Adaptogens are gaining traction in Western health food nutrition, much like antioxidants did back in the 1990s. The term "adaptogen" was created by a Russian scientist in 1947 combining the words "adapt" and "gen." Here, we try to demystify adaptogens and share why they are not another health-food fad.
Q: What are Adaptogens?
A: The Google dictionary defines "adaptogen" as a natural substance considered to help the body adapt to stress and to exert a normalizing effect upon bodily processes.
Honestly, if I didn't know what adaptogens were I would be still in the dark with this definition.
The simple definition is that adaptogens help the body adapt to stress.
Specifically, adaptogens help us feel less stressed and help us feel more balanced (homeostatis).
Instead of hitting the chocolate bar when under stress, reach for an adaptogen for a healthier way to manage your stress without the rollercoaster sugar highs!
Q: How do Adaptogens work?
A: Adaptogens are stress regulators. They calm you down when stress is high and boost you up when energy is low. They do this by supporting your adrenal glands and possibly your pituitary gland function. Adaptogens normalizing effect on the hypothalamic pituitary adrenal axis (HPA-Axis) from your brain to adrenals appears to mediate stress responses and enhance mental performance. A little about the HPA-Axis: it's is the axis along your body that is your central stress response system. It produces hormones to control reactions to stress and also regulates body processes such as our immune system, digestion, mood, and emotions as well as energy storage and expenditure.
In a clinical study of adaptogens, it was found that there is a biological change with adaptogens, "The beneficial stress-protective effect of adaptogens is related to regulation of homeostasis via several mechanisms of action associated with the hypothalamic-pituitary-adrenal axis and the control of key mediators of stress response such as molecular chaperons (e.g. Hsp70), stress-activated c-Jun N-terminal protein kinase (JNK1), Forkhead Box O transcription factor DAF-16, cortisol and nitric oxide (NO). The key point of action of phytoadaptogens appears to be their up-regulating and stress-mimetic effects on the "stress-sensor" protein Hsp70, which plays an important role in cell survival and apoptosis. Hsp70 inhibits the expression of NO synthase II gene and interacts with glucocorticoid receptors directly and via the JNK pathway, thus affecting the levels of circulating cortisol and NO. Prevention of stress-induced increase in NO, and the associated decrease in ATP production, results in increased performance and endurance. Adaptogen-induced up-regulation of Hsp70 triggers stress-induced JNK-1 and DAF-16-mediated pathways regulating the resistance to stress and resulting in enhanced mental and physical performance and, possibly, increased longevity." (source)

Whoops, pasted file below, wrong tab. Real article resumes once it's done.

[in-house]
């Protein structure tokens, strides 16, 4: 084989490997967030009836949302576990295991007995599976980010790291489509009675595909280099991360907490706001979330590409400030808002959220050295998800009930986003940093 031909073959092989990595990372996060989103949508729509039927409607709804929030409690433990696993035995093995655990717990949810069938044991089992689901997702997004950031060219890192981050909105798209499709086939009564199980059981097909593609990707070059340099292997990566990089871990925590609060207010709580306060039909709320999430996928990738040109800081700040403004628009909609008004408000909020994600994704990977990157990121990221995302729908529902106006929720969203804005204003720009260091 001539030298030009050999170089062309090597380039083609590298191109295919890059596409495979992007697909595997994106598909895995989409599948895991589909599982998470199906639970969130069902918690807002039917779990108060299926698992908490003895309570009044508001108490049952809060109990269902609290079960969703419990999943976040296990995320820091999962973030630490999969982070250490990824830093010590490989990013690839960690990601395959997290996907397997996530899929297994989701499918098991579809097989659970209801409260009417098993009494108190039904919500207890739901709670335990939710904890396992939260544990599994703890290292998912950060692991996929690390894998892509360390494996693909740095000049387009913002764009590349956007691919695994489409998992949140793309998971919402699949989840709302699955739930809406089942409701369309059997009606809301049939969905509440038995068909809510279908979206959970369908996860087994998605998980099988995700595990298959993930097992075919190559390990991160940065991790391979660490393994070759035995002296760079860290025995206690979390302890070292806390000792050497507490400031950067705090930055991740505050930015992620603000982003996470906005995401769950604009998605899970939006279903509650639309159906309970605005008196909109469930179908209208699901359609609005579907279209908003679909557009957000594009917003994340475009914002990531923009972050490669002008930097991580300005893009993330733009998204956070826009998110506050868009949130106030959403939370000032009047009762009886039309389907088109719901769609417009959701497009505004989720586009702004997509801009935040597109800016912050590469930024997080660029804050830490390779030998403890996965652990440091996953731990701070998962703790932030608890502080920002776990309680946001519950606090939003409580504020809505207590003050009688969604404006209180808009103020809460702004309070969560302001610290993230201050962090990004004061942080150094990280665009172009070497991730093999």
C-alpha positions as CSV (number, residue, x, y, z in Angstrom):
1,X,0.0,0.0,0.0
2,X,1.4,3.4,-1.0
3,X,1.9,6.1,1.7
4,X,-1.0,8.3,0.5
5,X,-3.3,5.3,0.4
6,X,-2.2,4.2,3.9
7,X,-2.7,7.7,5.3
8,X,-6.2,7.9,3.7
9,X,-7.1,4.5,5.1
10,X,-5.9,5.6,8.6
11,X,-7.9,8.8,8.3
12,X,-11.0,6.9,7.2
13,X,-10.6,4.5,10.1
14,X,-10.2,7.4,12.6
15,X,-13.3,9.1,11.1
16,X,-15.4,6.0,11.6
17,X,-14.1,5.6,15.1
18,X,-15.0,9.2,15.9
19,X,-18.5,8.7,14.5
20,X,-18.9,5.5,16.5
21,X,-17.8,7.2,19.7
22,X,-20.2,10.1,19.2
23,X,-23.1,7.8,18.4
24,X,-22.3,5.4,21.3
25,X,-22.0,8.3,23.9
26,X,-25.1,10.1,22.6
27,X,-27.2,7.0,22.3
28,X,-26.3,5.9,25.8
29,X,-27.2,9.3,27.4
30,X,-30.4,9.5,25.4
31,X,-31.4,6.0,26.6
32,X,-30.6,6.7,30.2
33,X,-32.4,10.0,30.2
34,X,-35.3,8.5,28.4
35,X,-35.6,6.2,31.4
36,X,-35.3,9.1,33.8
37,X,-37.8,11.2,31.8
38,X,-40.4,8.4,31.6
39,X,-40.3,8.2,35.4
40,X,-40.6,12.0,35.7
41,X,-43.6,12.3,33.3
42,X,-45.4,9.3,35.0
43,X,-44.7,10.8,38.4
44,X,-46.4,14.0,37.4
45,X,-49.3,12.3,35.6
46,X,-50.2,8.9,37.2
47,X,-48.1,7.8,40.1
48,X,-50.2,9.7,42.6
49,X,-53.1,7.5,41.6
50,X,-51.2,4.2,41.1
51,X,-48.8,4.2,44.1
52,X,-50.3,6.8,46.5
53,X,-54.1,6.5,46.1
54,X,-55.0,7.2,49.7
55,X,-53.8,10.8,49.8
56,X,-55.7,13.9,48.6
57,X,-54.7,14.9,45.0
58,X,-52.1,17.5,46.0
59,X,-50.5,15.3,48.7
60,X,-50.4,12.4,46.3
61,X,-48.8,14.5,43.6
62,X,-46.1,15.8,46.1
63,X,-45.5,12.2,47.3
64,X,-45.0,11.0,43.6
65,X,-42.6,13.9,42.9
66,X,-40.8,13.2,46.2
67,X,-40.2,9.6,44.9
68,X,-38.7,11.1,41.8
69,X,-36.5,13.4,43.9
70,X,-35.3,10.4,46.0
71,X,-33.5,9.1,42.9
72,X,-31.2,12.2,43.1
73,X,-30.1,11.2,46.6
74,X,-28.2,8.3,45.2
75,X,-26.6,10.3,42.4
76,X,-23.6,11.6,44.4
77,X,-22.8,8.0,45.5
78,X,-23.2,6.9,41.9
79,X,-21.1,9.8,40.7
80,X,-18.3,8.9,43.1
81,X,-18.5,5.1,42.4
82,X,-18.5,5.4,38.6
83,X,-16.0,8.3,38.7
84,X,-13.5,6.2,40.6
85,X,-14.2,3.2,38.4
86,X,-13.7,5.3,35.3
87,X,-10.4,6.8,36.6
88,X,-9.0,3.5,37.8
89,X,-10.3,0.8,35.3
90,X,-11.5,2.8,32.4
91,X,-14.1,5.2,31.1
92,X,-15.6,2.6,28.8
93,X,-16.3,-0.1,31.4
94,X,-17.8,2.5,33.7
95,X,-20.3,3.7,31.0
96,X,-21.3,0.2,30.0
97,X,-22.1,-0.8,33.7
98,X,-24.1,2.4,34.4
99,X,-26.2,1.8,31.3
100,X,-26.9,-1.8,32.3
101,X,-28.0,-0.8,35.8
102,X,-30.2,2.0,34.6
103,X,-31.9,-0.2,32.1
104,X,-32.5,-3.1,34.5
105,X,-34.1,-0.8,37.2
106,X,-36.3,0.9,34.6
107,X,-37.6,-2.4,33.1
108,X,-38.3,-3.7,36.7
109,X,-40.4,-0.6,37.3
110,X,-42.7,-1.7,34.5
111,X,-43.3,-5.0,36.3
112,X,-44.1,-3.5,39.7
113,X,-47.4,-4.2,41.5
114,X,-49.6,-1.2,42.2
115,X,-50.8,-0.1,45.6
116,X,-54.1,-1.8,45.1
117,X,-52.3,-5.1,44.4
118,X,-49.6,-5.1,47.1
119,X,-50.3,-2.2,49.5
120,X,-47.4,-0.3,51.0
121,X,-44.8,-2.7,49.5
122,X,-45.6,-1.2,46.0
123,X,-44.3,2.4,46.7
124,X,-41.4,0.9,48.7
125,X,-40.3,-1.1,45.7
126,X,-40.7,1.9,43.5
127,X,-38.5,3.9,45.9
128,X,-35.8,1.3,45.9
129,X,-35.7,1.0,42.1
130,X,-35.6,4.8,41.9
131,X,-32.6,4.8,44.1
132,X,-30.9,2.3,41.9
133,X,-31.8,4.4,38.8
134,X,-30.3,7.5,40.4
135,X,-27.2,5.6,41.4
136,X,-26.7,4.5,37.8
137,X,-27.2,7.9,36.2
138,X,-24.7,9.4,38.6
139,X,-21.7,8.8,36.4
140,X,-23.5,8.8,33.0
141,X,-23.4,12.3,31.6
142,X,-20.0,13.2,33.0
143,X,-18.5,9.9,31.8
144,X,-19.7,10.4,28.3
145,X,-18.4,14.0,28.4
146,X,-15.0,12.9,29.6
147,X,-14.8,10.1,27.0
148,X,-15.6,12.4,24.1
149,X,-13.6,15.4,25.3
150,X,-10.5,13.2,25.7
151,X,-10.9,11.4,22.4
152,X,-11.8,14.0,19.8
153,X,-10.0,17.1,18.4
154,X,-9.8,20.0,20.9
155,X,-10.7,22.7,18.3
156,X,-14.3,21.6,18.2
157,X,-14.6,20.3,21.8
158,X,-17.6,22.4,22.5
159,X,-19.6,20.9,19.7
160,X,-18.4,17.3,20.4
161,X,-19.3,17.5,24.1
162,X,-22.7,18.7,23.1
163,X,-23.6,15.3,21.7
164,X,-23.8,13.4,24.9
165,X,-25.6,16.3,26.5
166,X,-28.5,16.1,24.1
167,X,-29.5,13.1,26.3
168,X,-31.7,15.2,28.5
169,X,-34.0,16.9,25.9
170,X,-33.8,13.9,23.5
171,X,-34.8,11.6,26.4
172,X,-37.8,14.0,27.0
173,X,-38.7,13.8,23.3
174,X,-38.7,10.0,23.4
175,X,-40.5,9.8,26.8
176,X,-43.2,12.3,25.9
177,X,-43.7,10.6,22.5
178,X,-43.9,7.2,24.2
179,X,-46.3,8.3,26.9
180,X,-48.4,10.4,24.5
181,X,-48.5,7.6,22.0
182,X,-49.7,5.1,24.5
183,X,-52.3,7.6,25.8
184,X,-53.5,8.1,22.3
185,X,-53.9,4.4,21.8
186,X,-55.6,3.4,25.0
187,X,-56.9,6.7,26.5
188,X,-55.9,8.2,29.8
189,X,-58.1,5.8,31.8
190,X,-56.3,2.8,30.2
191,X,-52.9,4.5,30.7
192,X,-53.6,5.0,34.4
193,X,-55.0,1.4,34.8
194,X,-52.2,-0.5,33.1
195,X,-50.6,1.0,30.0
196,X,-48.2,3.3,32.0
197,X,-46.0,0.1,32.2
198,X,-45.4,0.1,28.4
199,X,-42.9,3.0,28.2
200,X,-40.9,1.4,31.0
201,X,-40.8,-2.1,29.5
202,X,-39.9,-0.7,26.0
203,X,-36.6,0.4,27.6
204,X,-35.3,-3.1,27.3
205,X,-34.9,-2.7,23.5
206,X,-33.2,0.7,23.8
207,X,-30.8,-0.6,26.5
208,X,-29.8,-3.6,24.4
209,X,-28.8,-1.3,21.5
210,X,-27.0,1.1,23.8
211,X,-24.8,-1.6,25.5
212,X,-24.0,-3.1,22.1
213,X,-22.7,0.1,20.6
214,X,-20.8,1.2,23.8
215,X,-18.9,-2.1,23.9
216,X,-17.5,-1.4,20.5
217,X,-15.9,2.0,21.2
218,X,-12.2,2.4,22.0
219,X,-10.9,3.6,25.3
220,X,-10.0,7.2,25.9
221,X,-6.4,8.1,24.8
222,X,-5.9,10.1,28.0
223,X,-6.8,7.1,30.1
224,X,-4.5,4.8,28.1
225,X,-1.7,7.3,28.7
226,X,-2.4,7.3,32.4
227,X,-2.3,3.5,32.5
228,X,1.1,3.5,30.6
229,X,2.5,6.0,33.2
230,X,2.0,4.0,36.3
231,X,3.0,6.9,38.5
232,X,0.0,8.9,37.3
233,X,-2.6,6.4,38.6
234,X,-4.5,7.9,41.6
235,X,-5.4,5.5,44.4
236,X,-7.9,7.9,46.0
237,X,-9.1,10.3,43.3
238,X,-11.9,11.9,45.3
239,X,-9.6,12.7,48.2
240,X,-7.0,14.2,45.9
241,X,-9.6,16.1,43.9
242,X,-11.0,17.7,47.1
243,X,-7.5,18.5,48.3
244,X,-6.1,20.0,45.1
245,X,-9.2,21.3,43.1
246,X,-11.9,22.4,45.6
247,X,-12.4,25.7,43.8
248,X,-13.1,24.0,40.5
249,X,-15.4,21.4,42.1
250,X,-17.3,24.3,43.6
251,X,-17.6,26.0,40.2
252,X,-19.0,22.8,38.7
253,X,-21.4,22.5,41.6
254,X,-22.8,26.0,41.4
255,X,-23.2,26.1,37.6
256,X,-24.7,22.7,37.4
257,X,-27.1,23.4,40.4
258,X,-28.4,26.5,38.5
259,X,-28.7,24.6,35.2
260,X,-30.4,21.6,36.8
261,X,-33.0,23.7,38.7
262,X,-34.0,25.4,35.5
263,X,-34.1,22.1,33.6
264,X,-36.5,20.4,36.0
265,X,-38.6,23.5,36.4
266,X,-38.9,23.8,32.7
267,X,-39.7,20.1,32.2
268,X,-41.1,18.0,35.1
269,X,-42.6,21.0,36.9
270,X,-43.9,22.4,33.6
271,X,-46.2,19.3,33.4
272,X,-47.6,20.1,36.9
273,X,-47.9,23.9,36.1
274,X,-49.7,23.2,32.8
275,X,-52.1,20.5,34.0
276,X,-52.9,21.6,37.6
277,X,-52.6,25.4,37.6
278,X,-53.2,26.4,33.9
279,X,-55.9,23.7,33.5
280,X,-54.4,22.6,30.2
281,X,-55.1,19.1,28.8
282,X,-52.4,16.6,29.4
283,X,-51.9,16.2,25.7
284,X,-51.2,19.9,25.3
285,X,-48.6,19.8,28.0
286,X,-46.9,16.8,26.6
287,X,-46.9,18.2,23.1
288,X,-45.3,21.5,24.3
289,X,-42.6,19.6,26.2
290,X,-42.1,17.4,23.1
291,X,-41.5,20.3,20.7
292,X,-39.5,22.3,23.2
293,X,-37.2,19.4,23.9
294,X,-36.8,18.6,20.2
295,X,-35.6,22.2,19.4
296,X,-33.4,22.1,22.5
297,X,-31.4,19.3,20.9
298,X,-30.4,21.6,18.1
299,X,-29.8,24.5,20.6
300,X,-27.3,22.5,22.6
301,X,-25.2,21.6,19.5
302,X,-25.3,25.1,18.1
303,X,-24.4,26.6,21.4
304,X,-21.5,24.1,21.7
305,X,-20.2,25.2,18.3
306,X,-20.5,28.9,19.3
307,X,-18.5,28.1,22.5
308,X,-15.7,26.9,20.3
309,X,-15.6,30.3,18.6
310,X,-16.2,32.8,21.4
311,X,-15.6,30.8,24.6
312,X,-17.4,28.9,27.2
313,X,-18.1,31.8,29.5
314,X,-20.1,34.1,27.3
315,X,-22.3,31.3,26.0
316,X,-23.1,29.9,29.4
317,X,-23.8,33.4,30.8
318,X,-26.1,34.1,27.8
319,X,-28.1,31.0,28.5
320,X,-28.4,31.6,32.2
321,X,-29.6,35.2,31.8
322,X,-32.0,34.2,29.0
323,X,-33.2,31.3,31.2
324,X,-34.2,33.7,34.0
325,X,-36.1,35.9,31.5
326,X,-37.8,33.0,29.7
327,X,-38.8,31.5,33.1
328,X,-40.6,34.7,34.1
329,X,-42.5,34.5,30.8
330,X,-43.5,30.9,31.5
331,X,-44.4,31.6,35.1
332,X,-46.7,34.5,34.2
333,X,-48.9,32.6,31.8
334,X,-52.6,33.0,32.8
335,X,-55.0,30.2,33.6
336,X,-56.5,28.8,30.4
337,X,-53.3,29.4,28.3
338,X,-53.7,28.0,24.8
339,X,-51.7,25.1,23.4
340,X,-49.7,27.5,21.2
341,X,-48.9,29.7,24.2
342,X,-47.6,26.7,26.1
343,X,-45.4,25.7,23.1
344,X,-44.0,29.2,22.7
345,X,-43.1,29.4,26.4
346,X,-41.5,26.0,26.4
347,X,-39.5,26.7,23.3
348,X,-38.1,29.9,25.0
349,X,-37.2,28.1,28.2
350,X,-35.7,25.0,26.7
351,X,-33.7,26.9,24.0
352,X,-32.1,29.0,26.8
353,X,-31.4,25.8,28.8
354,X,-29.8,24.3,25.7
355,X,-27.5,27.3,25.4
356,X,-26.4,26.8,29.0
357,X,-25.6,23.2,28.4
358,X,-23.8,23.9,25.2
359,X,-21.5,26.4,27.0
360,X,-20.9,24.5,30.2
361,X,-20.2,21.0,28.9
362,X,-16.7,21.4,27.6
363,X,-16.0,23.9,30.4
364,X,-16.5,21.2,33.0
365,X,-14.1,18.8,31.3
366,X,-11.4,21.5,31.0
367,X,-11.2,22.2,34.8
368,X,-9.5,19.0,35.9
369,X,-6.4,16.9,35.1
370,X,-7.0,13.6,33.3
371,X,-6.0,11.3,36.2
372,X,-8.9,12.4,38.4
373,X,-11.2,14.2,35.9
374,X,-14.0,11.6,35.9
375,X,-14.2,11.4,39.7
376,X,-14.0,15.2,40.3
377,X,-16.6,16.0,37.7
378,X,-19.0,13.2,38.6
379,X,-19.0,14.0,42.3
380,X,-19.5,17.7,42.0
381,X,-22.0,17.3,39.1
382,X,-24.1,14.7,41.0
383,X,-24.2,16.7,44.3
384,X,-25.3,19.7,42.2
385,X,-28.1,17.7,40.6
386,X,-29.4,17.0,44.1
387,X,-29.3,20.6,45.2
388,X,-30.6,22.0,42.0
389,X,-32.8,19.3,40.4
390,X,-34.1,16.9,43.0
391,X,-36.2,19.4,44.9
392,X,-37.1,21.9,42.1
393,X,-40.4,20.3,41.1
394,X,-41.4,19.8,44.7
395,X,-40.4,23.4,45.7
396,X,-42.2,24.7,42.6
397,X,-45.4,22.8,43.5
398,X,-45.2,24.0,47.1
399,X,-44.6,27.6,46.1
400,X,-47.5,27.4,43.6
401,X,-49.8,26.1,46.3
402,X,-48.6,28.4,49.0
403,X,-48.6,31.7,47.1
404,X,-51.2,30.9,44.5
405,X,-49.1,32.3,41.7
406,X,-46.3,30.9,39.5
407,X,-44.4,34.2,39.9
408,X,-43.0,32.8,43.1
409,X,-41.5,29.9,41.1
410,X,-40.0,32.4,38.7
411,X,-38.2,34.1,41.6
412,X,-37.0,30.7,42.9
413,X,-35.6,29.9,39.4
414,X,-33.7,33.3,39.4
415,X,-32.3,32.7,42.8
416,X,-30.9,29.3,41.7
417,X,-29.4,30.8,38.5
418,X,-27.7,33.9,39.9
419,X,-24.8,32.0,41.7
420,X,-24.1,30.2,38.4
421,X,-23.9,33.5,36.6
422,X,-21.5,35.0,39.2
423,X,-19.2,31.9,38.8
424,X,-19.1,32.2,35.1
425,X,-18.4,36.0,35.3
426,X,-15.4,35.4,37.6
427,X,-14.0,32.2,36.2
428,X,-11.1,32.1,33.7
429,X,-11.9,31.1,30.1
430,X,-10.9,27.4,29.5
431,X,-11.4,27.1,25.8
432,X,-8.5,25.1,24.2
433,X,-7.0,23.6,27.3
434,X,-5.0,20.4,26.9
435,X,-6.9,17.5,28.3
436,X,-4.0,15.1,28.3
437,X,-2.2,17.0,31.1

Q: Are adaptogens new? Why are we just hearing about them?
A: Adaptogens have been used in Chinese and Indian Ayurvedic medicine for centuries—mainly to boost energy and enhance one's ability to cope with stress. Per Google Search Tracker, the term "adaptogen" didn't gain traction in the US or UK until 2010.
Q: What are some foods that are adaptogens?
A: Adaptogens are typically herbs (plants) that have grown in harsh climates/environments. Maca root is an adaptogen that is in Cofo vegan and paleo blends. Maca grows in a harsh climate in Peru and Bolivia and at a high altitude up to 14,000 ft and has had to adapt to its environment to flourish.
In addition to maca, other adaptogens include (but are not limited to) moringa leaf, astragalus, rhodiola rosea, panax ginseng, holy basil (tulsi), ashwagandha, eleuthero, and gotu kola.
Q: What cautions should I use when taking adaptogens?
A: Like any food, don't overdo it. Listen to your body when taking adaptogens and see if they are building your resilience to stress. Remember that each person reacts differently to food, so like any new food, use it in small doses (1/4 - 1/2 tsp) until you are confident there are no adverse reactions. If you are pregnant or breastfeeding, consult a physician before you use. Remember, these herbs aren't one-hit wonders, so take over a period of days (we suggest 4 days) to see differences and experience long-term benefits.
Q: Where can I find adaptogens?
A: You can find adaptogens in many herbal teas as well as superfood elixirs and individual powdered form. They are available in individual form as well in combination. As mentioned above, maca root is included in Cofo Superfood for coffee blends. When looking for adaptogen herbs, make sure they are grown sustainably, in their natural locations and, when possible, organic.
Q: How to take adaptogens?
A: Enjoy adaptogens in smoothies, breakfast bowls, add to baking recipes, or in coffee!